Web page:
"He needs a SCO box".
That was how a rep from a large national distributor described what his customer had asked him for. He, in turn, called me because he wanted a little education before getting back to his customer.
I asked the obvious question: "Is he looking for hardware, software, or both?"
"I think software because he said he expects my price to be under $500 and in checking around, it looks like I can buy the software for that", he replied.
I had to disillusion him. "Maybe - if he's looking for an upgrade. But if you saw prices for things like '20 user license', those aren't what you think they are. He would need the base, 5 user OS and that has a list price close to $1,500.00".
But even that isn't enough, because there are four different 'SCO Unix' operating systems available right now: SCO Unixware, SCO 6.0.0, SCO 5.07, and SCO 5.0.7V. Which one he wants matters, and it matters a lot.
It matters because the only reason anyone should be asking for a "SCO box" today is because they have some critical application that won't run on anything else. The rep agreed: "He says he just needs this for six months and then it is a dead puppy - that's why he doesn't want to spend much".
At this point I was guessing that his customer is not the ultimate customer; he's probably a Windows or Linux consultant who stumbled into this actual customer who needs the SCO box. That's just a guess based on the vague requirements stated.
So what is he looking for really?
Hmmm.. let's see: we have a high probability of an existing app, which means a high probability of an existing SCO license. Could he just be looking for hardware? Certainly a $500 box isn't what we usually think of as "server class", but if it is just a few users accessing a legacy app, that could be fine. I said that, but I warned him that he'd need to know the OS software specifics because that would determine what hardware was possible - for all we know, this guy could have some ancient SCO 3.2v4.2 and be thinking he could run that on modern hardware. That won't work.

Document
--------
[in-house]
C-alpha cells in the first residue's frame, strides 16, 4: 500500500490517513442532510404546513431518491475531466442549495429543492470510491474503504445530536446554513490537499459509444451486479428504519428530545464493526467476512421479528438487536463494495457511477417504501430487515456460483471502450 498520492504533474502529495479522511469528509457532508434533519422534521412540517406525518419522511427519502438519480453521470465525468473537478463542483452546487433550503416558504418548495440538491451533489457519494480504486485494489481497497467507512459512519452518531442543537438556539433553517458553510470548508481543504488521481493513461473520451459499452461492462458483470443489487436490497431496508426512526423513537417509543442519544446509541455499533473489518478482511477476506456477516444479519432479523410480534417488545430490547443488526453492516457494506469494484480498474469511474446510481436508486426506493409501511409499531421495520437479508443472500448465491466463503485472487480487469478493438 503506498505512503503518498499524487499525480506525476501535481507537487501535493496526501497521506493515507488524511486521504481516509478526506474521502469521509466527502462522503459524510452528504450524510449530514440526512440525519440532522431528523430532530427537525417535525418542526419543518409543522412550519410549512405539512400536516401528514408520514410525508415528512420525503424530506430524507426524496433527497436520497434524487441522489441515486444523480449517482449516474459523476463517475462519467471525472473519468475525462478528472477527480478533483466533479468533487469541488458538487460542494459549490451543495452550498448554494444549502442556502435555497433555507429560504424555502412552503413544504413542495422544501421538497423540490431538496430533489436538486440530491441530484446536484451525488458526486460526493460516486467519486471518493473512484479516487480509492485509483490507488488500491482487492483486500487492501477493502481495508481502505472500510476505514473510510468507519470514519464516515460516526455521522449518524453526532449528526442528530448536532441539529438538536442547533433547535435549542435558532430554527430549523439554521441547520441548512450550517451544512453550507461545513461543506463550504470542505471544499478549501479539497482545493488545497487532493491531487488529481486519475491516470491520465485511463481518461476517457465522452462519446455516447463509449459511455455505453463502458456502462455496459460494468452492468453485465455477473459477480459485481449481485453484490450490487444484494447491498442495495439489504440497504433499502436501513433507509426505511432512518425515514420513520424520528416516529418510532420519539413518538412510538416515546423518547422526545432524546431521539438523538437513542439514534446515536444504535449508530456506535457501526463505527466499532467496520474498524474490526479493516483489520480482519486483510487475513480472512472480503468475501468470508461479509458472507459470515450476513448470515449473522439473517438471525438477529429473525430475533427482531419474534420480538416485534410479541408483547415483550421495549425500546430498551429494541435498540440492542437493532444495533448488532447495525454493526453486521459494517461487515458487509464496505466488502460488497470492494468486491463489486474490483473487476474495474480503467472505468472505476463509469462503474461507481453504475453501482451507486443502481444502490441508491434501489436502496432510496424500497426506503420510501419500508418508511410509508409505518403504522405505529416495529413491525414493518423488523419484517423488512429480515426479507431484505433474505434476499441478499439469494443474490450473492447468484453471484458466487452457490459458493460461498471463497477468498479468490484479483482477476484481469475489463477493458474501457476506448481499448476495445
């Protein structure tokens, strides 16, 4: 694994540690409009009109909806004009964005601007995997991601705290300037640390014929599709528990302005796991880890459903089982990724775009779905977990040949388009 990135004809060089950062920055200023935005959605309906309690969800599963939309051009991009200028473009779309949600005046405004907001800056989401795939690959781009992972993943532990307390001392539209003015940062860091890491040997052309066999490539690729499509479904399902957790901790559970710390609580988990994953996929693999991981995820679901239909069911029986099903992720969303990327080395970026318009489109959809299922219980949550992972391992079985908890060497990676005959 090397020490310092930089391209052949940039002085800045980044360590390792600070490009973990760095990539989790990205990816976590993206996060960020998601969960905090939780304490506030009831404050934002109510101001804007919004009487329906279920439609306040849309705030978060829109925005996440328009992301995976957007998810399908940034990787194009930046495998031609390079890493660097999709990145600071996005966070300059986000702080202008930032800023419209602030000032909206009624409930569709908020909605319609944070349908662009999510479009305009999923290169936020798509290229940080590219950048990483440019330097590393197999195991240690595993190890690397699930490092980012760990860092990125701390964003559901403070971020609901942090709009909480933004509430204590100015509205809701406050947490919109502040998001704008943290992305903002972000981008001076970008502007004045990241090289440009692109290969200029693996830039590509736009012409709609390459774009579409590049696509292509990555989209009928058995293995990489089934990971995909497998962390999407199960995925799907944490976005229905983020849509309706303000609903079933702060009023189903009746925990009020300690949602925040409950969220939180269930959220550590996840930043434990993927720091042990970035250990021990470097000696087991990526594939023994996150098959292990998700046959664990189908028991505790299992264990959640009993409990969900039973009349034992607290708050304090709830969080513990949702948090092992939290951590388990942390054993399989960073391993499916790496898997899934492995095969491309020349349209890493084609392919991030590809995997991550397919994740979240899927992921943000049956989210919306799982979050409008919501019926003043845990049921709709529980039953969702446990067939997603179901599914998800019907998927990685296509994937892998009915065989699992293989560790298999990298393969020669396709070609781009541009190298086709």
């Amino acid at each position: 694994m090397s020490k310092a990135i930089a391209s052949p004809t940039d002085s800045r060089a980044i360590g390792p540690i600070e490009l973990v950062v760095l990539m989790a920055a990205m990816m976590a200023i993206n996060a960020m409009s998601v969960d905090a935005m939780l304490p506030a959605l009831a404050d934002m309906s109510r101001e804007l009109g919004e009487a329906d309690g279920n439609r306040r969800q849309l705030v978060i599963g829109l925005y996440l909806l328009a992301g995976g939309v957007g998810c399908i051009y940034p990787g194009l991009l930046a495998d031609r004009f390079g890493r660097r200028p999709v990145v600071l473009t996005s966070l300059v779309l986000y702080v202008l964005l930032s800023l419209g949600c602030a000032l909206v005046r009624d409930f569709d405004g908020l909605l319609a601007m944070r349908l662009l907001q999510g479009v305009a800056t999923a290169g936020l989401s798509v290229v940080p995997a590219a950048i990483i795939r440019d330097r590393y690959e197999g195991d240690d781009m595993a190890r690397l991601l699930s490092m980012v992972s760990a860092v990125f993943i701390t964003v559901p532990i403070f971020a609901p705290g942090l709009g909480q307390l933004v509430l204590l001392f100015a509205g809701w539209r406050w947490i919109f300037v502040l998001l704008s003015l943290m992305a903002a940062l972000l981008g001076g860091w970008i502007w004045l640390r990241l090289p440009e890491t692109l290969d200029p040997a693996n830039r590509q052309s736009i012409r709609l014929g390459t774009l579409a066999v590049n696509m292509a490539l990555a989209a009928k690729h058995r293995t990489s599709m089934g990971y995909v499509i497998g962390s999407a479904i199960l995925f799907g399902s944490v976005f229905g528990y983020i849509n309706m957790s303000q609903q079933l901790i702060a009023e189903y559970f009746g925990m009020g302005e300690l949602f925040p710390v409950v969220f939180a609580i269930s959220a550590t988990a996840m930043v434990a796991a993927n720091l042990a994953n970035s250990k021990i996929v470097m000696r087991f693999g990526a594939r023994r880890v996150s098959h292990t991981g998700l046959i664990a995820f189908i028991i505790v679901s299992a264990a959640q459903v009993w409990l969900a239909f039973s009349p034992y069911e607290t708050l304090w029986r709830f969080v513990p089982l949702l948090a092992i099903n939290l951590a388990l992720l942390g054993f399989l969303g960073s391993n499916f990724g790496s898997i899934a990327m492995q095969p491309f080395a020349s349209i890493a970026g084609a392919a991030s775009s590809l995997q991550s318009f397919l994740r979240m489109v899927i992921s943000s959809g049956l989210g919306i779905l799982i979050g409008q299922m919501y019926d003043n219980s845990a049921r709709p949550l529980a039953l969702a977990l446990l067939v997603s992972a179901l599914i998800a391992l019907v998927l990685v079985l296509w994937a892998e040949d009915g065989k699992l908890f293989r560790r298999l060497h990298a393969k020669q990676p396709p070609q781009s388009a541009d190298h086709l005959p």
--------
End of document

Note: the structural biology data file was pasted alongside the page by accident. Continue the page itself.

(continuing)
I also warned him that he could blow his profit completely by guessing that something he sells will work with whatever the customer has. he might guess right, but SCO has some touchy spots and a little experience is really necessary. I suggested that he'd be better off passing this off to somebody who still wants to build SCO hardware (and no, that is definitely not me).
I pointed him at the consultants list here and also mentioned Seneca Data as another distributor his customer might have a relationship with. I suggested that he needed to find out exactly what was needed: hardware, software, upgrade, what? Without that, there really isn't much more to be said, is there?
If you are a Linux or Windows guy who has tripped over a SCO system, there are possibilities you may not realize. One is that some SCO software may be able to run under Linux using Linux ABI. The other is that it is possible to virtualize SCO - not just the 5.0.7V VMWare product that SCO licenses, but the plain vanilla 5.0.7 too. These might be better choices over buying another "SCO box".
Another annoyance is that many SCO systems were sold without TCP/IP and it can't be added without spending money (and not at all on the oldest systems). This Transferring data article can help you with that.
We also have a lot of help here listed under the Conversion tag.
If you need more help, there are people listed in that consultants list who can help you and your customer. Yes, I'm one of those people too.
Got something to add? Send me email.
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© 2011-06-02 Anthony Lawrence